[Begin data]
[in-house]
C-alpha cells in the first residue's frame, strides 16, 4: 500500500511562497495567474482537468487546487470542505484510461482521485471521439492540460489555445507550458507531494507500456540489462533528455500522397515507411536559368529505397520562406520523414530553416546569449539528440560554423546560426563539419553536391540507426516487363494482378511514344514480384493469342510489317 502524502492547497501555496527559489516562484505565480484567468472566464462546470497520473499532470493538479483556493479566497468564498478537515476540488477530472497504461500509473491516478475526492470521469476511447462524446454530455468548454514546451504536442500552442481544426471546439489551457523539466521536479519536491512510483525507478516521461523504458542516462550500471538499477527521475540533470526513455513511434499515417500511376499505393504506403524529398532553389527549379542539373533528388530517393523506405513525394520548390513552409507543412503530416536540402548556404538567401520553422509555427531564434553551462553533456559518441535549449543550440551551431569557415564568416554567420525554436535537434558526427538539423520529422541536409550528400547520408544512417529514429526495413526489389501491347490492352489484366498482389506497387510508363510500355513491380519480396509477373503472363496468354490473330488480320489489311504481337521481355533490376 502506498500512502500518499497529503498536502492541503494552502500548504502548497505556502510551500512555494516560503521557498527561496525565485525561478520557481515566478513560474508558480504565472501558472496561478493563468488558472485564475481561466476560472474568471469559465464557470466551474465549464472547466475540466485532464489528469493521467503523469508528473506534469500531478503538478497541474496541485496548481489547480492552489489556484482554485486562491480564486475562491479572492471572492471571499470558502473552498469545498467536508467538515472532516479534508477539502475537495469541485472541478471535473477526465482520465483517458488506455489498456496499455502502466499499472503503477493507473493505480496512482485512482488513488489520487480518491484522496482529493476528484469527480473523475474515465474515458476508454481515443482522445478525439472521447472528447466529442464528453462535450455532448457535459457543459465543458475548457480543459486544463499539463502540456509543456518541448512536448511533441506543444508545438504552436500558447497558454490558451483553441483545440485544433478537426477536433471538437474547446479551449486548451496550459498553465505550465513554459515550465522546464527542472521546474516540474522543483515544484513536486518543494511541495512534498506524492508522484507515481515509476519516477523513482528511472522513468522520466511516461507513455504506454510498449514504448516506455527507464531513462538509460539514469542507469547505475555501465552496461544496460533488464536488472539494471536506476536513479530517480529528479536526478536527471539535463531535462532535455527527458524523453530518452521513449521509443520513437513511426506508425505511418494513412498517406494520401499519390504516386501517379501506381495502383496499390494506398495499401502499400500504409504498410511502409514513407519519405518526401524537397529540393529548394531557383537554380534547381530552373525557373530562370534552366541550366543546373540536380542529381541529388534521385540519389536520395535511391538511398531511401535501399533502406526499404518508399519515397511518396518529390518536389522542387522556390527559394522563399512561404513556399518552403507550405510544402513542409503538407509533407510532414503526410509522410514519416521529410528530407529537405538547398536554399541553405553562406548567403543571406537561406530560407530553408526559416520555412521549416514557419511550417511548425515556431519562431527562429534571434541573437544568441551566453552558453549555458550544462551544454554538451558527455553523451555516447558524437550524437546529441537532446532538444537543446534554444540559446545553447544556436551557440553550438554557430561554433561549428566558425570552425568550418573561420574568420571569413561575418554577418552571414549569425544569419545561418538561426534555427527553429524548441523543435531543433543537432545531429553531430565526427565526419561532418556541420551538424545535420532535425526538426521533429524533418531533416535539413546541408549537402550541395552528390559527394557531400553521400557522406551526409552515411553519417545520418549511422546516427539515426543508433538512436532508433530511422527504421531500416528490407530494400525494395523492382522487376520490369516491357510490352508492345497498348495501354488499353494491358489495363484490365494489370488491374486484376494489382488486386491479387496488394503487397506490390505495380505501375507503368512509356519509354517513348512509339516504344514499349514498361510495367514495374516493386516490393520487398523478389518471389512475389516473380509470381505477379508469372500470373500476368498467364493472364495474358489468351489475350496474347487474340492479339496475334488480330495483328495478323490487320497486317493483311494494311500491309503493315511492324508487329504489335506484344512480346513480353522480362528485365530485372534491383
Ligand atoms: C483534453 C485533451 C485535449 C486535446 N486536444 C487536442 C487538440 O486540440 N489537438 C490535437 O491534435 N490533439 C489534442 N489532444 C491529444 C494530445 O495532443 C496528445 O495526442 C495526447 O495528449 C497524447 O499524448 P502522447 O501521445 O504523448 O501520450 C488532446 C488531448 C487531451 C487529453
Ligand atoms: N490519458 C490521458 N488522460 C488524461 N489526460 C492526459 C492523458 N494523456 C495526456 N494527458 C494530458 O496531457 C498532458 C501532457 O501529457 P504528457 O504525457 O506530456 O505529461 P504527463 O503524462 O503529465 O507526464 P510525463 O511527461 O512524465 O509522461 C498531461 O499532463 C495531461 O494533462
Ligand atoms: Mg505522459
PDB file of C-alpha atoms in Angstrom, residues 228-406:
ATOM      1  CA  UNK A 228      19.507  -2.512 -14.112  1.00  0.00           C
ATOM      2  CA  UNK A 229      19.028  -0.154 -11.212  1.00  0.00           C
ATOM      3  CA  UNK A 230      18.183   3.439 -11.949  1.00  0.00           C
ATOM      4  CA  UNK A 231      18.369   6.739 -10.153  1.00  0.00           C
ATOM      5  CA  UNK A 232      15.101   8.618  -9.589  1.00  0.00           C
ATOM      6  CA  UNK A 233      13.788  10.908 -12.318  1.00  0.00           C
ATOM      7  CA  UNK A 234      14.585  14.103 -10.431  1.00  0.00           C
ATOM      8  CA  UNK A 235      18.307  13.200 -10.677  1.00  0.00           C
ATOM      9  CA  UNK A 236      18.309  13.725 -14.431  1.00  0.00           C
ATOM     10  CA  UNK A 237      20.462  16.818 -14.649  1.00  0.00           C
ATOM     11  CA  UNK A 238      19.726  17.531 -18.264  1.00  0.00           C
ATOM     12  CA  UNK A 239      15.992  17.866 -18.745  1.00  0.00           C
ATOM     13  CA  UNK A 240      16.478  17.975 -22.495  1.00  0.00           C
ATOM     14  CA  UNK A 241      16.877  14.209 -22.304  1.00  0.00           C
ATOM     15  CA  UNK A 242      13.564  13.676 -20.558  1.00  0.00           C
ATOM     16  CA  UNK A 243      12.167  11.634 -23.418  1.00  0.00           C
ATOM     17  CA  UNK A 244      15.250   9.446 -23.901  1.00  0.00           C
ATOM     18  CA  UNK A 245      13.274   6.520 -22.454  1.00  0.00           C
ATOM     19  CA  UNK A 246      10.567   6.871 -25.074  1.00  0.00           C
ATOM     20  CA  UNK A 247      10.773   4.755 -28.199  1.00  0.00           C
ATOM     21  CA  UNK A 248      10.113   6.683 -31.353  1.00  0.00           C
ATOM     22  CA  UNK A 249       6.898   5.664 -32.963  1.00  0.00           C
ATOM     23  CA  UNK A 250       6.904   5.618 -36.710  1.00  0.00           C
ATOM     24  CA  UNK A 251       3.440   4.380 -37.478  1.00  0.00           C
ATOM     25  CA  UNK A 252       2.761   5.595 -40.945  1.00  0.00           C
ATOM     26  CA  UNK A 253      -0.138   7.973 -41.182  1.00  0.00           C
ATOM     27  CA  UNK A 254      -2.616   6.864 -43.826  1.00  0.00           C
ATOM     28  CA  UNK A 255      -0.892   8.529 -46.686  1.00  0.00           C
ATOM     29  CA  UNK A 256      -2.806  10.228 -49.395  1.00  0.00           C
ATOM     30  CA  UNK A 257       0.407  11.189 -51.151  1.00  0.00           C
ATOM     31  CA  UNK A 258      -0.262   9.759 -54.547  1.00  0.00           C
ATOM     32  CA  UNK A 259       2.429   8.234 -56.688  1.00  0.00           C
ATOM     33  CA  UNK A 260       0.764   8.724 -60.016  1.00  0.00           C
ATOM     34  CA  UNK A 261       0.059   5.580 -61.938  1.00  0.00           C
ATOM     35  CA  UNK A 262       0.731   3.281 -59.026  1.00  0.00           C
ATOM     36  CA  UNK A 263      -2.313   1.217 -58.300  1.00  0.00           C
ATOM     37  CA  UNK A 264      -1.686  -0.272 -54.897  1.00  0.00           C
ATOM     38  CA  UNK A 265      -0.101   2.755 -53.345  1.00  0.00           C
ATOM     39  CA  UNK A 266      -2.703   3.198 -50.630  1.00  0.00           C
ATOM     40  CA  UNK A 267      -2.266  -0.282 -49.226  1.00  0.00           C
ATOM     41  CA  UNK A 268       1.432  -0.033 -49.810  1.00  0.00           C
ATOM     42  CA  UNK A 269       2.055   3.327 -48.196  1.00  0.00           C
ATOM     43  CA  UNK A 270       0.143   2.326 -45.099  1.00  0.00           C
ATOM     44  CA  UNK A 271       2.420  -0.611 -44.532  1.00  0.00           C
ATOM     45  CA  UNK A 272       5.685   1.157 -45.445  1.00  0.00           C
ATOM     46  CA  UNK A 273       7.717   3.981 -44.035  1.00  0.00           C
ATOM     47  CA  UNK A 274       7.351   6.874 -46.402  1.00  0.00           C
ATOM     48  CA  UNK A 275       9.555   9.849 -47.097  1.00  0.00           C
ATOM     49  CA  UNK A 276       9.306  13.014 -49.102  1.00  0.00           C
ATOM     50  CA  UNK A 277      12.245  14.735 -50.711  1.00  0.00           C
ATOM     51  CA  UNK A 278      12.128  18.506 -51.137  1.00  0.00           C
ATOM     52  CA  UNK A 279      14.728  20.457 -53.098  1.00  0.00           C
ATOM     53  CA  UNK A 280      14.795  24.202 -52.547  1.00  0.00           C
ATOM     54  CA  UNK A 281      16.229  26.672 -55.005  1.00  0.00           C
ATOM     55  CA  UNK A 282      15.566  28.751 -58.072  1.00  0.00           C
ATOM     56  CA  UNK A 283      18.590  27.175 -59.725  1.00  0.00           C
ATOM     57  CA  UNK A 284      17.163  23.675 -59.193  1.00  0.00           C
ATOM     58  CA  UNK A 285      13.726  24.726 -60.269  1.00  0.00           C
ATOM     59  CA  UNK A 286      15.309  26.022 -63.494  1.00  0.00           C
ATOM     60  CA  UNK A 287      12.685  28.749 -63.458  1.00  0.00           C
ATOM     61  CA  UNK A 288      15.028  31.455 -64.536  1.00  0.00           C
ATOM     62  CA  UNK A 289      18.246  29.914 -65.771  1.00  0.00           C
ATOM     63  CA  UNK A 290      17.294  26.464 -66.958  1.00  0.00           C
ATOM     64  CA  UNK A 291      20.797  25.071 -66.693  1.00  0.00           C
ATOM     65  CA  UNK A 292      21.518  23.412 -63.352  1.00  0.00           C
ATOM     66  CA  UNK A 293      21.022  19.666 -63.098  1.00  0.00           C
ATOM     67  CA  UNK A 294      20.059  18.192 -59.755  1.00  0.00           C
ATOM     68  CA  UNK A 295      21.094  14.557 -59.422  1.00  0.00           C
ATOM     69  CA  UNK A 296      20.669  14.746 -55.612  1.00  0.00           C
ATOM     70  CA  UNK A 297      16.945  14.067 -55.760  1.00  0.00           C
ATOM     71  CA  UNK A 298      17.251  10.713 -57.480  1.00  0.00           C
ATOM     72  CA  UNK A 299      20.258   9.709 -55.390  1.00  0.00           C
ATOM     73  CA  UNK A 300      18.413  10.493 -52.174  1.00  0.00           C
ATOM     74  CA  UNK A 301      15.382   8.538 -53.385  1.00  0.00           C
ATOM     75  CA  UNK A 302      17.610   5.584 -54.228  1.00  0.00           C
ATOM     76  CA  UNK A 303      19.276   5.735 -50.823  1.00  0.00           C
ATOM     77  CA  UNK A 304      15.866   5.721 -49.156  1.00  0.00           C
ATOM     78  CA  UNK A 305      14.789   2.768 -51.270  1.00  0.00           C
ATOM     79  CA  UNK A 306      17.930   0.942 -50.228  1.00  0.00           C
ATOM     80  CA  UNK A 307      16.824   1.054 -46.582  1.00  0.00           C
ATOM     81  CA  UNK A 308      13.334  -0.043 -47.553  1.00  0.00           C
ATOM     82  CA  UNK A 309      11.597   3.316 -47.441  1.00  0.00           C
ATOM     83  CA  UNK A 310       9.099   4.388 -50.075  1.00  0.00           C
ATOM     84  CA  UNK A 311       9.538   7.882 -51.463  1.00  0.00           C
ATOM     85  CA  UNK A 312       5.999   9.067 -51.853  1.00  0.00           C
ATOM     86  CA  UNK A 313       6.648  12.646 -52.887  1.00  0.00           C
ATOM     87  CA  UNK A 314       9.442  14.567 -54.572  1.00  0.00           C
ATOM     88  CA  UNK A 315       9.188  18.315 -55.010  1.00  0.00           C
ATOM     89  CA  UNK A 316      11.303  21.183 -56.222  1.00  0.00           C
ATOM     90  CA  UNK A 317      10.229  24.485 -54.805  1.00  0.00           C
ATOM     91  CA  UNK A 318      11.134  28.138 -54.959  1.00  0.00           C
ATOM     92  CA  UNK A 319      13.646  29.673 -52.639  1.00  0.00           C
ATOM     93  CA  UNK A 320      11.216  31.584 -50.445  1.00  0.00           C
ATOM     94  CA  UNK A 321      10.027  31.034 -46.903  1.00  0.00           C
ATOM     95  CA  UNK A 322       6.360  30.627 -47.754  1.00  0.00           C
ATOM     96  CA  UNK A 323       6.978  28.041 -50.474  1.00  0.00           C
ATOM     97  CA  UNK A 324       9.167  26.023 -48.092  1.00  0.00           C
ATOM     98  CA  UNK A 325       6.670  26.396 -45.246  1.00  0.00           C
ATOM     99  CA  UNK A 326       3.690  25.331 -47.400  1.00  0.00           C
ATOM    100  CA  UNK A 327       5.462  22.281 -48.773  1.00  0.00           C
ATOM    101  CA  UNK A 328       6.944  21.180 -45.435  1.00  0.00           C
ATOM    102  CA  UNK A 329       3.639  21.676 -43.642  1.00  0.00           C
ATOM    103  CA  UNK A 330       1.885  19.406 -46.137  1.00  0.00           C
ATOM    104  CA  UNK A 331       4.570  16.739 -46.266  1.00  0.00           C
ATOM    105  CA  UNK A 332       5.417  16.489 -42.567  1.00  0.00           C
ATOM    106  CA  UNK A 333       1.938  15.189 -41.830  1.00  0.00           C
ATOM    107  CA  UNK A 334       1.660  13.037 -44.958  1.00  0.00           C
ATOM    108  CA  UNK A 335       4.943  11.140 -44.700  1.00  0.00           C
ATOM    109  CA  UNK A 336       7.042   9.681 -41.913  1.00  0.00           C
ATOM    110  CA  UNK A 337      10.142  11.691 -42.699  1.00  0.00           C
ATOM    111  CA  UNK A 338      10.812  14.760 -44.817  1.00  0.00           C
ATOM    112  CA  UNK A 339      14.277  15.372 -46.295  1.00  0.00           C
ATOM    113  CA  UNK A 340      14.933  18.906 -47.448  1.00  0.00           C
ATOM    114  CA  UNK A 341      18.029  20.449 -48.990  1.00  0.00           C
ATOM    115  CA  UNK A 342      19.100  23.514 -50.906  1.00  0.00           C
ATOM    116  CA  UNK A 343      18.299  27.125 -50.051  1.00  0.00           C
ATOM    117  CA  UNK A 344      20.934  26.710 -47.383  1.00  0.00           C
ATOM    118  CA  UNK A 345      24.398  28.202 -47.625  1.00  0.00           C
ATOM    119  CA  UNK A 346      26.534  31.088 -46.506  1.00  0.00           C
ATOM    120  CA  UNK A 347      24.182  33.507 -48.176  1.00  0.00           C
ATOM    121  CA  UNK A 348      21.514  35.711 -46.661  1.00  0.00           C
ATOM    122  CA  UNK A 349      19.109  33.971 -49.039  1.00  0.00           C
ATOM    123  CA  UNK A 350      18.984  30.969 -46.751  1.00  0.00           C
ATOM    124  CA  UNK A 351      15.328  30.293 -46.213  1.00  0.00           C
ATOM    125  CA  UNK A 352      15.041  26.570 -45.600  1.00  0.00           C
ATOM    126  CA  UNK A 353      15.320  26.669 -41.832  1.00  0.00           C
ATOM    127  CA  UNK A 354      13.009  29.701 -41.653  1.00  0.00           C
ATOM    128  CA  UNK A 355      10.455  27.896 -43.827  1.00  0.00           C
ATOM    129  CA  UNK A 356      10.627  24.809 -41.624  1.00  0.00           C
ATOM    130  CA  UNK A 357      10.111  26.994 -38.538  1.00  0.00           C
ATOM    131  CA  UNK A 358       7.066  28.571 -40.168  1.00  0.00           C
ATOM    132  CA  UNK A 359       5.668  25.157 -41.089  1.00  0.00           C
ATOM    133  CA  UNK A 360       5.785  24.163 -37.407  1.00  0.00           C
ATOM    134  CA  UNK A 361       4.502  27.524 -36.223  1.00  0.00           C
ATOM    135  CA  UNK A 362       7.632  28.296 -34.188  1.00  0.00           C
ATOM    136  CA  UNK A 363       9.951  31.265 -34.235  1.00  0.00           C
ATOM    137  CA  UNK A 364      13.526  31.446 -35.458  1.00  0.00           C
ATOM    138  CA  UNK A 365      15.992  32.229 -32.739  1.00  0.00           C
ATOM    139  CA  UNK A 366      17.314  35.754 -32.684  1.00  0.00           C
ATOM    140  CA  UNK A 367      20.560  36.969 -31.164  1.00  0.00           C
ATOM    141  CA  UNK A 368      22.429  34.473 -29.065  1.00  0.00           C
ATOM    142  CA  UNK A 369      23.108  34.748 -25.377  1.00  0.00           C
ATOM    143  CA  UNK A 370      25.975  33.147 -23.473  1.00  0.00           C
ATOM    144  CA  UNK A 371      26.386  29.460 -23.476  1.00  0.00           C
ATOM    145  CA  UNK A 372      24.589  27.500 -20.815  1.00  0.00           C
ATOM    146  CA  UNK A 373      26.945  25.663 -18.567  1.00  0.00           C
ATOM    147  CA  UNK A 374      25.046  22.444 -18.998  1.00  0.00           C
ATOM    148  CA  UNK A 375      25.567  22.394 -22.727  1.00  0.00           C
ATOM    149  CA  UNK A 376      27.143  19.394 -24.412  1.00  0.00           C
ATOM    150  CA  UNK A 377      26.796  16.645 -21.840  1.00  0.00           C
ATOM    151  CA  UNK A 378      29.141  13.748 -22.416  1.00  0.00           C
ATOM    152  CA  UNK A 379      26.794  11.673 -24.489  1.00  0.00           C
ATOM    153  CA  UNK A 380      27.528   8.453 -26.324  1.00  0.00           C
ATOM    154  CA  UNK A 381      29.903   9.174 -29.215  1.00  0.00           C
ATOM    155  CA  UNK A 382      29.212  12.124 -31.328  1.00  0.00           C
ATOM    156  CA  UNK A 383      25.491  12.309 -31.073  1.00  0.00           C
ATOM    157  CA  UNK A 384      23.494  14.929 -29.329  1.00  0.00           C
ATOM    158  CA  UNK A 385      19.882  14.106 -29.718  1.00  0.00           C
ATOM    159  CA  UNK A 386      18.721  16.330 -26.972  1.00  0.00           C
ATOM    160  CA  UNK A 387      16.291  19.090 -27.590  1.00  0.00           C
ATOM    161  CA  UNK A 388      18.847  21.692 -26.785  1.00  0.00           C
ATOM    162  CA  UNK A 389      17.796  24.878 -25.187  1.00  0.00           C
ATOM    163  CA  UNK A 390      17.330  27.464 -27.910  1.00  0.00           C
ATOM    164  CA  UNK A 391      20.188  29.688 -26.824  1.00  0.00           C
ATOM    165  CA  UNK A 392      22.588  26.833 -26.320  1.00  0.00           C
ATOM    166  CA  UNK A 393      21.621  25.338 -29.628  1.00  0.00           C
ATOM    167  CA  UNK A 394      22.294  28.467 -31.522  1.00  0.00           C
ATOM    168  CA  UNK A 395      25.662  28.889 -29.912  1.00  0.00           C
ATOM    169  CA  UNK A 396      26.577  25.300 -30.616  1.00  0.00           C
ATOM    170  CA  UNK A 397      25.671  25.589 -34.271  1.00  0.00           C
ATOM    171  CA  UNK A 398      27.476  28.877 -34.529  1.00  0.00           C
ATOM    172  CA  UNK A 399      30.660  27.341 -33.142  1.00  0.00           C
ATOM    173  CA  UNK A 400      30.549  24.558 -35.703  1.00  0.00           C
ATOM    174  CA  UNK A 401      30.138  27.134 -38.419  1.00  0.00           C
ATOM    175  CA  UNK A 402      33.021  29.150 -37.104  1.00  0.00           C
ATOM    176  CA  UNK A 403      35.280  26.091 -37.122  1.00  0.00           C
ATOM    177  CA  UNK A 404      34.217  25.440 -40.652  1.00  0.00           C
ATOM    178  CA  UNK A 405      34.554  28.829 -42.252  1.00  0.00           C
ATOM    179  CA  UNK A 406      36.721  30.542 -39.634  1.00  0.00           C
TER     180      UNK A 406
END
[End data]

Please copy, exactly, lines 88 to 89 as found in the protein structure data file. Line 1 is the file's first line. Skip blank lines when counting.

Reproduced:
ATOM     82  CA  UNK A 309      11.597   3.316 -47.441  1.00  0.00           C
ATOM     83  CA  UNK A 310       9.099   4.388 -50.075  1.00  0.00           C